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Heroin Highway

HEROIN HIGHWAY

Coming to Dayton and dying for a cheap 'fix'

Records are being set in the Miami Valley for heroin deaths with shocking incidents in very public places. But what is being done to put an end to this dangerous trend?

Heroin deaths and overdoses are on the rise in the Miami Valley and the need for users to get high, is putting you in danger. We've learned that many addicts are coming to our area to buy Heroin and overdosing or dying in public, before they can return home.

"We've had over 100 deaths strictly from Heroin and Heroin Fentanyl," said Ken Betz, of the Montgomery County Coroner-Crime lab.

Betz said Montgomery County is on pace to set a record for heroin-related deaths. There were 220 in 2013. Those using pure Fentanyl is also on the rise.

"These folks died instantly. We see them routinely with the syringe still sticking in their arm because of the potency of the Fentanyl," Betz said.

For many Heroin users, the need to get high quickly is taking them to public places.

"We have a very big problem area at 35 and Orchard at the Marathon Station," said Greene County Sheriff Gene Fischer.

Since January of this year, deputies have been called to the Circle K Marathon seven times because of an overdose.

"We just had a girl shoot up in the bathroom, " said one employee in a 9-1-1 call.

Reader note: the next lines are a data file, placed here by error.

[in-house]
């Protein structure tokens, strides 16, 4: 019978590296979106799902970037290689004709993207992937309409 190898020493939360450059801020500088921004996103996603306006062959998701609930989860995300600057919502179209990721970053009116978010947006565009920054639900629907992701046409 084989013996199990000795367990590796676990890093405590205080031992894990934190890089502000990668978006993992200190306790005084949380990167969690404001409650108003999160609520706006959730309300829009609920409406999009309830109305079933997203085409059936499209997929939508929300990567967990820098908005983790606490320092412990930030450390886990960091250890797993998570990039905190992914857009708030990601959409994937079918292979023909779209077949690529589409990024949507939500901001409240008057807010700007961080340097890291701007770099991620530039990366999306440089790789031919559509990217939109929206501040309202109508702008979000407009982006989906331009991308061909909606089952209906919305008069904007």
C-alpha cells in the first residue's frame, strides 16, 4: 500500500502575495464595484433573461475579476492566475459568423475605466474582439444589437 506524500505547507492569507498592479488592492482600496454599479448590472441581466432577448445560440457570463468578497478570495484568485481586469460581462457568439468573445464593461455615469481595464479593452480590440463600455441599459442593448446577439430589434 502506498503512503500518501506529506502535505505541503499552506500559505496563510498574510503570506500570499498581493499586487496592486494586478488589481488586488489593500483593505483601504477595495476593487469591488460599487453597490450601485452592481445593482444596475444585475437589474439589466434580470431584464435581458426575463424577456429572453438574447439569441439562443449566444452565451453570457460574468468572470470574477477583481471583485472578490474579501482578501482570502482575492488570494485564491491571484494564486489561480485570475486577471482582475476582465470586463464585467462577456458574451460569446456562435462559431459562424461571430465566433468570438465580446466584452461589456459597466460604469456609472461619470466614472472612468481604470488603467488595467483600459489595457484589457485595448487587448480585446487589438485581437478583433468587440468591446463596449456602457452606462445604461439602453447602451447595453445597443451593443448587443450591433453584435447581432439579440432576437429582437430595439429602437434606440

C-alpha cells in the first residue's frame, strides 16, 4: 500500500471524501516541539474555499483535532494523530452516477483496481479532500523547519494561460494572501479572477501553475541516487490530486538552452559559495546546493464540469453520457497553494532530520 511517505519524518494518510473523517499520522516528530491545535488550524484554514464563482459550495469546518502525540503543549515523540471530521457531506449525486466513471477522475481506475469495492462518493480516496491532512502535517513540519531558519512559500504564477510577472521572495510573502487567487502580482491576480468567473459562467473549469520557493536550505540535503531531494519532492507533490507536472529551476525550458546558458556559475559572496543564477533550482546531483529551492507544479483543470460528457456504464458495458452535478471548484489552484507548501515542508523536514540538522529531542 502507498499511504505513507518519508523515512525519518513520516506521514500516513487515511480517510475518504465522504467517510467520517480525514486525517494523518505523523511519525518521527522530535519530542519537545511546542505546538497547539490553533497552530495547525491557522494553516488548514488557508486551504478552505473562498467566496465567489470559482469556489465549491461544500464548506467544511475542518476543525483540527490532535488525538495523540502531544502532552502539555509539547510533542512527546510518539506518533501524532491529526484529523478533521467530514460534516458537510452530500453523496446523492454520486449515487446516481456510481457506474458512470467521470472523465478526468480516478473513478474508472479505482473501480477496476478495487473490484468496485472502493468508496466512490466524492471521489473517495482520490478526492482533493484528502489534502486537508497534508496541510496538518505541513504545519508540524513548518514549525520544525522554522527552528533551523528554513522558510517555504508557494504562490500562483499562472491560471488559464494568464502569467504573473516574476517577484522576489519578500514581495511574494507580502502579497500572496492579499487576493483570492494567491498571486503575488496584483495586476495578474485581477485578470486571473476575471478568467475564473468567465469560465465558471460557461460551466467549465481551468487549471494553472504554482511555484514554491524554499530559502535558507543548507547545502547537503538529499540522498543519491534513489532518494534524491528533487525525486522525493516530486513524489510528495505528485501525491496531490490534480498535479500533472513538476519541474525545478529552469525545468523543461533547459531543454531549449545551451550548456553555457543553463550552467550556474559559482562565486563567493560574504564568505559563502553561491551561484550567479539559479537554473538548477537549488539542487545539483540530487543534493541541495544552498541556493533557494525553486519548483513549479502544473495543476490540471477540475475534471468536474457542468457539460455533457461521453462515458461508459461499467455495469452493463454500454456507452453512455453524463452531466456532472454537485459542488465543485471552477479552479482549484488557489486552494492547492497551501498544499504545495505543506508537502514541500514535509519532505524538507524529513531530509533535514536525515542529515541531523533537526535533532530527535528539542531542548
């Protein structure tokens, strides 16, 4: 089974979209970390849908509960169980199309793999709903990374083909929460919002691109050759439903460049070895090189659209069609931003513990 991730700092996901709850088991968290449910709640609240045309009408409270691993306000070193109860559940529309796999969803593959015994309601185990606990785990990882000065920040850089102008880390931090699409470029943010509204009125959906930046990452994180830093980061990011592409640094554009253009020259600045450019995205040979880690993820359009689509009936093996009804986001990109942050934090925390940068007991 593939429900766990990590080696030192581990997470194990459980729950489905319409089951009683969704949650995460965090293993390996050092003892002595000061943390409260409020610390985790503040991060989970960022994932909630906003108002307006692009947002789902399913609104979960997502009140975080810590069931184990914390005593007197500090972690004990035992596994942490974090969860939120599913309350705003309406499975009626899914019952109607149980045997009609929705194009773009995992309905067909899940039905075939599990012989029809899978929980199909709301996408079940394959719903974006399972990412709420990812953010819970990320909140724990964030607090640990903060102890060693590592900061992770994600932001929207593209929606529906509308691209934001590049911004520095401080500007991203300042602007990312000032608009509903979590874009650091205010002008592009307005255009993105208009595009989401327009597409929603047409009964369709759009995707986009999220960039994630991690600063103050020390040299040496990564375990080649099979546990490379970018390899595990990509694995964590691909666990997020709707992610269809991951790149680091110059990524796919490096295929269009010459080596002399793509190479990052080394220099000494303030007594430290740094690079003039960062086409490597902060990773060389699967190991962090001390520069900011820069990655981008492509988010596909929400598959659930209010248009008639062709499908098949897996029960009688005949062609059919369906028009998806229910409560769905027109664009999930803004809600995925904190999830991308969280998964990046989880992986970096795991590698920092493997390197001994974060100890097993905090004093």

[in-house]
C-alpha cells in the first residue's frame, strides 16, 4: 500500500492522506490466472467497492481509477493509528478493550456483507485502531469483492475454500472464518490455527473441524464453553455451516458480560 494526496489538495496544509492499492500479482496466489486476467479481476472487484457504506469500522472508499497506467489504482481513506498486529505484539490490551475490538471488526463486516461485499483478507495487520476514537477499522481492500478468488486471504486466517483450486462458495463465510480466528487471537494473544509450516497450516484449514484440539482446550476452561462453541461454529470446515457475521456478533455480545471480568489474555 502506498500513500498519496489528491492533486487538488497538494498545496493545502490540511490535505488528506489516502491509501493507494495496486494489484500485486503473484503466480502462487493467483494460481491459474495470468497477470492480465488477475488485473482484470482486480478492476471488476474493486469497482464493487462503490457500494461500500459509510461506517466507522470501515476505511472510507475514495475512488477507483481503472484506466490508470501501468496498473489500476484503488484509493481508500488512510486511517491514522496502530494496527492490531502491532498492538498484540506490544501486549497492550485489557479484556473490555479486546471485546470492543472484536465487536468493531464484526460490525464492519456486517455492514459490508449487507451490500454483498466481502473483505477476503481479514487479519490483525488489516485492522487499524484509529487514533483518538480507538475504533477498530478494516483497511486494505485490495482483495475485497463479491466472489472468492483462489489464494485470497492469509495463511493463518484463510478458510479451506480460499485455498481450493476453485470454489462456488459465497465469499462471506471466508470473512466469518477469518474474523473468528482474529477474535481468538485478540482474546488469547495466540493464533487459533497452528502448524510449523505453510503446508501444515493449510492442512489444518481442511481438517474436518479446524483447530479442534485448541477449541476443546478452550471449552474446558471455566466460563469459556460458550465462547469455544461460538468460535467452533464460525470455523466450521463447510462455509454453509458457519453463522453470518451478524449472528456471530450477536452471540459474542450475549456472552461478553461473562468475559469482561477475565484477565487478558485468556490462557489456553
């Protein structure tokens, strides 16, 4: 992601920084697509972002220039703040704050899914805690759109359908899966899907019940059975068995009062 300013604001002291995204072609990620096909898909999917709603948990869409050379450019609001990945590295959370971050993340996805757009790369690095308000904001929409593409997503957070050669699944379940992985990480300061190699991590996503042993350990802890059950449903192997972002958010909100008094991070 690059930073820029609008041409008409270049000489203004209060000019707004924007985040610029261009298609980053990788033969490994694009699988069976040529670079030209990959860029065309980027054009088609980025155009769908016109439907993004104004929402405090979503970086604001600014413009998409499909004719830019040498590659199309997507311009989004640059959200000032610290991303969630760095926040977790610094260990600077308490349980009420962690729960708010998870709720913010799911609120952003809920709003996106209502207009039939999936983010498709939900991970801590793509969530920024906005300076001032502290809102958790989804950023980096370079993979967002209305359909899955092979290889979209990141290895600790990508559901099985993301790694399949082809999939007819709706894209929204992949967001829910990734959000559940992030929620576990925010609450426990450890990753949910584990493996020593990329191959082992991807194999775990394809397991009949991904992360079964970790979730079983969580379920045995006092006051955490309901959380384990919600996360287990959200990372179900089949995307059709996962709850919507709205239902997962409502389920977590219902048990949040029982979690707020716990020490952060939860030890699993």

"There's blood all in my sick and on my floor," said another caller.

Four of the 9-1-1 calls made by employees involved people from Southeast Ohio who had come to Dayton to buy Heroin and overdosed before they could get home. Paramedics saved all four victims. Sheriff Fischer believes they stopped at the gas station because it was convenient.

"I can only surprise they are eastbound. Turn right, shoot up and drive on home," Fischer said.

The recent overdoses at the Circle K have given U.S. 35 a very unflattering nickname.

"There are some people who call it the "Heroin Highway," said Fischer.

Law enforcement officers are seeing similar problems along I-70 and I-75 through the Miami Valley. In addition to creating a bio-hazard in a public place, these heroin users ofter get back behind the wheel and put other drivers in danger.

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